GRIMSBY – A Grimsby alderman has asked town council to declare the municipality as an unwilling host for large wind turbines. Ald. Dave Kadwell presented the motion to Grimsby council at the Nov. 4 meeting. The motion asks the town to declare itself an unwilling host “due to the lack of information on long term health impacts” and because of possible reduction in property values and other implications for the town. Council as a whole was leery of providing full support for the motion, and questioned the value of adopting it.
Grimsby Mayor Bob Bentley said the town was unlikely to ever become a wind turbine site, as wind patterns over the area are not suitable for energy production. He said the region had already examined the possible health impact of their construction.
“We went through our medical officer of health and McMaster University Hospital to see whether there are any identified health impacts, and the answer, thus far, is no. However, we get comments from Health Canada if there is something new that comes along, if something may have changed, it is their responsibility to monitor it,” he said.
Mayor Bentley said the “unwilling host” debate had caused problems at the regional government. While member municipalities, such as West Lincoln and Wainfleet, have declared themselves unwilling hosts for wind power, the region as a whole has stopped short of a similar declaration. Several municipalities welcome the investment green energy has brought to the region. According to Bentley, declaring Grimsby an unwilling host could be bad for business.
“The region tried to support the ability of Wainfleet and West Lincoln to say they were unwilling hosts,” he said. “But the reasons for that were misinterpreted by some, including one of those municipalities, as saying the region is not interested in green energy.”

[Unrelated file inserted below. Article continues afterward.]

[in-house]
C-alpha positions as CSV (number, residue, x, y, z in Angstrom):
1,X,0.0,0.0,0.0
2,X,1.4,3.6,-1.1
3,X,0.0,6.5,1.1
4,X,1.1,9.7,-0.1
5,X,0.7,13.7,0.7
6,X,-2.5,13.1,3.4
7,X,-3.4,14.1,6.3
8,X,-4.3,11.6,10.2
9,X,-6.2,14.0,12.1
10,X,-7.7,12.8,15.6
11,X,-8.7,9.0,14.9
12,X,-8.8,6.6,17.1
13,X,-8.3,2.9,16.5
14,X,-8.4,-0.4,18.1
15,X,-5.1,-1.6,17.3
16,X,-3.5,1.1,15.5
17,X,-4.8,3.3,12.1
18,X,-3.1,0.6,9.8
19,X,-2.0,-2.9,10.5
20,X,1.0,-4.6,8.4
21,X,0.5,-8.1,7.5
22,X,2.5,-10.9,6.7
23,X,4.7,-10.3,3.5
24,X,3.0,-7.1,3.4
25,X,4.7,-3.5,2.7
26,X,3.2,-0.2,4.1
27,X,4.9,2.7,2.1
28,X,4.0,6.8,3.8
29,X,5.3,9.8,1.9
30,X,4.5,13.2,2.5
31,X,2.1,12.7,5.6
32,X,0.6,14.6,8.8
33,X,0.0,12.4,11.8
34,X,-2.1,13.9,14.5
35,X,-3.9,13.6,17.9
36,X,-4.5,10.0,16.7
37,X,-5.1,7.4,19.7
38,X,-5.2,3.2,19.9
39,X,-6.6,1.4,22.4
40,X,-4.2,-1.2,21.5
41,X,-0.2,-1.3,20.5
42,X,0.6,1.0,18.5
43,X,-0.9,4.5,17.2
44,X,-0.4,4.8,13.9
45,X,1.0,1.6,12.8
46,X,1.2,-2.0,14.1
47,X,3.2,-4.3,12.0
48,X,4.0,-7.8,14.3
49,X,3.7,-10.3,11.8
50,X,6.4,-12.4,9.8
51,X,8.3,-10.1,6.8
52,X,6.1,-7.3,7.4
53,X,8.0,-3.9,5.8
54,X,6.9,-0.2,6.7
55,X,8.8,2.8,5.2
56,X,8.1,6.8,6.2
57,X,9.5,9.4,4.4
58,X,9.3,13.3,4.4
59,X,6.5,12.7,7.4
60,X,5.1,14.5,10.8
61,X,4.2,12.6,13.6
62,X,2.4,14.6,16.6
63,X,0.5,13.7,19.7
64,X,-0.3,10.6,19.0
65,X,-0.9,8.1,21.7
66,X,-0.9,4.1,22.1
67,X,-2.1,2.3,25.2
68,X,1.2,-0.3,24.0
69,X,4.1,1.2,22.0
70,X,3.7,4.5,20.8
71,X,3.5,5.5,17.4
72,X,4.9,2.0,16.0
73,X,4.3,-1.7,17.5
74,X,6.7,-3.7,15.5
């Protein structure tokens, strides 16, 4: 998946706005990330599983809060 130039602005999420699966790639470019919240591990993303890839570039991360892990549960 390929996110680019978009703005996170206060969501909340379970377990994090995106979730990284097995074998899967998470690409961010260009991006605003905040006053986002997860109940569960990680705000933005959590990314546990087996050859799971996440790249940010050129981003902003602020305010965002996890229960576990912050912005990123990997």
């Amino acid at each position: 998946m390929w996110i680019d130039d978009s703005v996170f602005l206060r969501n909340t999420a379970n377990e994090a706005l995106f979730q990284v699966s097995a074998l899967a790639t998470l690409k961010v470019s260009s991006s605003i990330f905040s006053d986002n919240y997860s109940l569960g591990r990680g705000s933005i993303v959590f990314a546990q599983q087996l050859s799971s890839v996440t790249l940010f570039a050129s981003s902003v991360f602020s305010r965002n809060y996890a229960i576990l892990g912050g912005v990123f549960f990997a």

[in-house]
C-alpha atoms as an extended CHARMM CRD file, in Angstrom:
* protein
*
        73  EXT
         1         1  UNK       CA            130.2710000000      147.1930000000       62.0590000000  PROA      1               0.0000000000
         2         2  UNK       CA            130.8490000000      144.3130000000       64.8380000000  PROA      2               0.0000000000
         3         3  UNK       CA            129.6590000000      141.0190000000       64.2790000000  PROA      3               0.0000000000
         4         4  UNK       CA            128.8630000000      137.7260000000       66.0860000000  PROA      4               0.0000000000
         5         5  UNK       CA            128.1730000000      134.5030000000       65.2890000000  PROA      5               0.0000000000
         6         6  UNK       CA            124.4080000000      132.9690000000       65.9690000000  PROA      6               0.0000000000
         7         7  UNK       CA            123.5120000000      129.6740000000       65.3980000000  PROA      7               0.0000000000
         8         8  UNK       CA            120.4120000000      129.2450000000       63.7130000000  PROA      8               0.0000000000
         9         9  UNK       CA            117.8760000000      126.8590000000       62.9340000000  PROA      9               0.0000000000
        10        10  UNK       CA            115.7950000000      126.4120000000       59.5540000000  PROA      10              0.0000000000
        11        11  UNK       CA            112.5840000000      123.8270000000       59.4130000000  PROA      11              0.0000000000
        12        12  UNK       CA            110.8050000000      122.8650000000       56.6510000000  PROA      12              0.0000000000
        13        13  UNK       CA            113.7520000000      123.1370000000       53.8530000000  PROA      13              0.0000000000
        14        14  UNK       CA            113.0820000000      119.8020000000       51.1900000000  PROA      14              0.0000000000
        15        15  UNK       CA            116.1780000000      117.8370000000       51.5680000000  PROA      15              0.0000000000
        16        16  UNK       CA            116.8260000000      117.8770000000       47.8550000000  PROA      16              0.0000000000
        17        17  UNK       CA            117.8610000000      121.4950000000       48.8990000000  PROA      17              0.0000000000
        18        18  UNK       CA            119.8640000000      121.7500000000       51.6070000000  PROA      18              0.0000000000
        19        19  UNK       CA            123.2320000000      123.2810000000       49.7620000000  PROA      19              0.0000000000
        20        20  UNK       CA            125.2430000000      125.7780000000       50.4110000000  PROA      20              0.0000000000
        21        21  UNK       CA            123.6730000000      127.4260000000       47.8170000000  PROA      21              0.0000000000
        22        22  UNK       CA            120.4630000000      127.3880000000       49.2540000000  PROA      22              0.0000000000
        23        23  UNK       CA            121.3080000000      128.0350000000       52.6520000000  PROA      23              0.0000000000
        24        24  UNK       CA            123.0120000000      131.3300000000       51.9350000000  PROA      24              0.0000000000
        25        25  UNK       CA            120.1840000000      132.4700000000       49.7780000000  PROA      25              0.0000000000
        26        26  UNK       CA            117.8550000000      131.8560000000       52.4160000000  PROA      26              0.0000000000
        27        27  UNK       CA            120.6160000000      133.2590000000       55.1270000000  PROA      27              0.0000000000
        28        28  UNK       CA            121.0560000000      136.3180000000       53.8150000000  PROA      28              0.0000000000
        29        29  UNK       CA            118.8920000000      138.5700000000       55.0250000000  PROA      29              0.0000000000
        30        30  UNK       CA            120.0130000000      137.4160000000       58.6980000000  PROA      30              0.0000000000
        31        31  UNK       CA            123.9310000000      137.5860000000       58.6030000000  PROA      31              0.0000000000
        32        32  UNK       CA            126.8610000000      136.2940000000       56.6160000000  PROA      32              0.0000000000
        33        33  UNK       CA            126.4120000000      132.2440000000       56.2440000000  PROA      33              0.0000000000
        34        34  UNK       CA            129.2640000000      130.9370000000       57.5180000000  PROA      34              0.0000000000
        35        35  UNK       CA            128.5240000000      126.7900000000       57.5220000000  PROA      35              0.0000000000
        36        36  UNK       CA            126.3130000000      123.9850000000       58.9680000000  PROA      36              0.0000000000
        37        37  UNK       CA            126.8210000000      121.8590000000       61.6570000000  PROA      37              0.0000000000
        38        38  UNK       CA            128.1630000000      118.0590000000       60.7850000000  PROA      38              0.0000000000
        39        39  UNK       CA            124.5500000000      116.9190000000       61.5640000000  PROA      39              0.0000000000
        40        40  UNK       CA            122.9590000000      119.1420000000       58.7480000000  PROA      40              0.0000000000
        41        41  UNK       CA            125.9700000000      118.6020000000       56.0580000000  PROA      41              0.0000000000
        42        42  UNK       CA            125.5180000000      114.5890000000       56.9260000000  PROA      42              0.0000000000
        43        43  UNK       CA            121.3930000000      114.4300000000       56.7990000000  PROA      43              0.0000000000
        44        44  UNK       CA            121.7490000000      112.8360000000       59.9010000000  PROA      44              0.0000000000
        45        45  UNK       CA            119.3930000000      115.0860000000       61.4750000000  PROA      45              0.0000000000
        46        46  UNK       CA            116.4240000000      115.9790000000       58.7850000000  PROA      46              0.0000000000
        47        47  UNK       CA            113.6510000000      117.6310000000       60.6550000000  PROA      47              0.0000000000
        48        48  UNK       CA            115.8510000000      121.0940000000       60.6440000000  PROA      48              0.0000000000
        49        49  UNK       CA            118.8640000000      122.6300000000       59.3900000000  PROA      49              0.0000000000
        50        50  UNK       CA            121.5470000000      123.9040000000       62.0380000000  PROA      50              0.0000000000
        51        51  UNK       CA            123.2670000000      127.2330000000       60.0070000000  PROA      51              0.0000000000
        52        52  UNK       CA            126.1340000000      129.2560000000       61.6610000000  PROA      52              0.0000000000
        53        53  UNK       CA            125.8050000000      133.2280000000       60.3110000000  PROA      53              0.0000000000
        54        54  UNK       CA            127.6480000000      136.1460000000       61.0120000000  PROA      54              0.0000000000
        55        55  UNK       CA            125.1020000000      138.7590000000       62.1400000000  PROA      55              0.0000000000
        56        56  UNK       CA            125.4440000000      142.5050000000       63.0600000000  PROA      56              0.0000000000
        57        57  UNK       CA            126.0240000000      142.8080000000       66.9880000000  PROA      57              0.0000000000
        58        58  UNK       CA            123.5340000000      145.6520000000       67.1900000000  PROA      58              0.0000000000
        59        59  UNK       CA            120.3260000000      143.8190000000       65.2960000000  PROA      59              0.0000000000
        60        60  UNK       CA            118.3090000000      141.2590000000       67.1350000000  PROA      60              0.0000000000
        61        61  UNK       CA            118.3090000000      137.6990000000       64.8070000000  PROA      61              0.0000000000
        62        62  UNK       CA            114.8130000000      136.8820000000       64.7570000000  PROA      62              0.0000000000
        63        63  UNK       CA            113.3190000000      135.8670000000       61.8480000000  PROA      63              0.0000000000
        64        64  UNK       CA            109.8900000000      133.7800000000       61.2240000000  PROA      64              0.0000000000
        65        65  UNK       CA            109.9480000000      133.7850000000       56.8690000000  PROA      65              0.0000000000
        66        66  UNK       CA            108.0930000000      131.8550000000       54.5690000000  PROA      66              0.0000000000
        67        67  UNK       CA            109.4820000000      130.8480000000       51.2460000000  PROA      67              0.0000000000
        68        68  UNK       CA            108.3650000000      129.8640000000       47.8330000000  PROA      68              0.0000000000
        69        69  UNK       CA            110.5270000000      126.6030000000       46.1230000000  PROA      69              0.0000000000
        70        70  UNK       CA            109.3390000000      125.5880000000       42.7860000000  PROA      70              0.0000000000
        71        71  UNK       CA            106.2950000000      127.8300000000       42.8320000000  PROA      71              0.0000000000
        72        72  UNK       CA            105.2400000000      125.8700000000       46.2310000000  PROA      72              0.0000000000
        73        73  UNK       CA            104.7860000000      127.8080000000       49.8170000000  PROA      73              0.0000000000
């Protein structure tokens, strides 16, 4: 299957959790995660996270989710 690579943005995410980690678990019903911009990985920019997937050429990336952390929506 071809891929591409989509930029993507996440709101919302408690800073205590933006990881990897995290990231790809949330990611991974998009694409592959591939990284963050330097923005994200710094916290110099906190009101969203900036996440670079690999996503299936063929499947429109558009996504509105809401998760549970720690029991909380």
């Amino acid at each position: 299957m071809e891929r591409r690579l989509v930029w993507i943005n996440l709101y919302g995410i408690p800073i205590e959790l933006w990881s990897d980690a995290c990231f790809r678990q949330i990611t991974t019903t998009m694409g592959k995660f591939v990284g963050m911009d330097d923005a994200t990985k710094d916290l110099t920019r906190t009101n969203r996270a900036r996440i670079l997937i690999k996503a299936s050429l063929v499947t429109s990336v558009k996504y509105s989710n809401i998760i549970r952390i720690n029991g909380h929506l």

Ald. Kadwell said his motion was intended as a gesture of support for West Lincoln and Wainfleet. Both those municipalities are sites of large scale turbine projects, and both have declared themselves unwilling hosts. The declaration does not prevent the construction of currently approved projects, but does factor into provincial approvals for future turbine projects. Ald. Kadwell said the turbines were changing the rural landscape.
“The average height of these wind turbines is 80 to 100 metres. The ones they are proposing in West Lincoln are going to be 145 metres high, with blades 50 metres across,” he said. “Line up 13 school busses and get an idea of how high they will be. With what West Lincoln and Wainfleet are going through, I just want to support and show our neighbours we’re there, supporting them as well.”
In response to Mayor Bentley’s comments about the unsuitability of Grimsby for turbine projects, Ald. Kadwell said the future could not be predicted with such certainty. He noted offshore turbines are a possibility.
“We don’t have crystal balls. We don’t know what’s going to happen in the future. The reason I brought this forward was to protect us,” he said. “I don’t want anything to do with industrial wind turbines.”
Mayor Bentley suggested council could issue a motion stating they support the ability of West Lincoln and Wainfleet to declare themselves unwilling hosts with impacting potential business investment in the town.
“We don’t have any applications before us, so we have time,” he said.
Other members of council wanted to make it clear they supported other forms of green energy, aside from wind turbines.
“I believe in green energy. We have solar panels on our home,” said Ald. Joanne Johnston. ”But, we live in a democratic country, and for a municipality, they have to be willing to have turbines, otherwise they don’t have that democratic voice.”
Ald. Michelle Seaborn said Grimsby residents are concerned about wind turbines, especially in the rural south side of the town. She said the aldermen representing that area have received a number of phone calls about the issue.
“I was really pleased to be able to say that Grimsby would not get any wind turbines going in. I don’t like the fact that (West Lincoln) council really had the shackles put on them and were not able to stop the process,” she said. “But, I don’t think Grimsby can be an unwilling host if we really believe in renewable energy.”
Mayor Bentley suggested the provincial government was in a dilemma, with an obligation to provide clean, reliable energy. He suggested council refer the matter back to town staff to obtain more information before voting on Ald. Kadwell’s motion. Council accepted this suggestion, and will consider the motion again after town staff prepare an information package based on regional findings.
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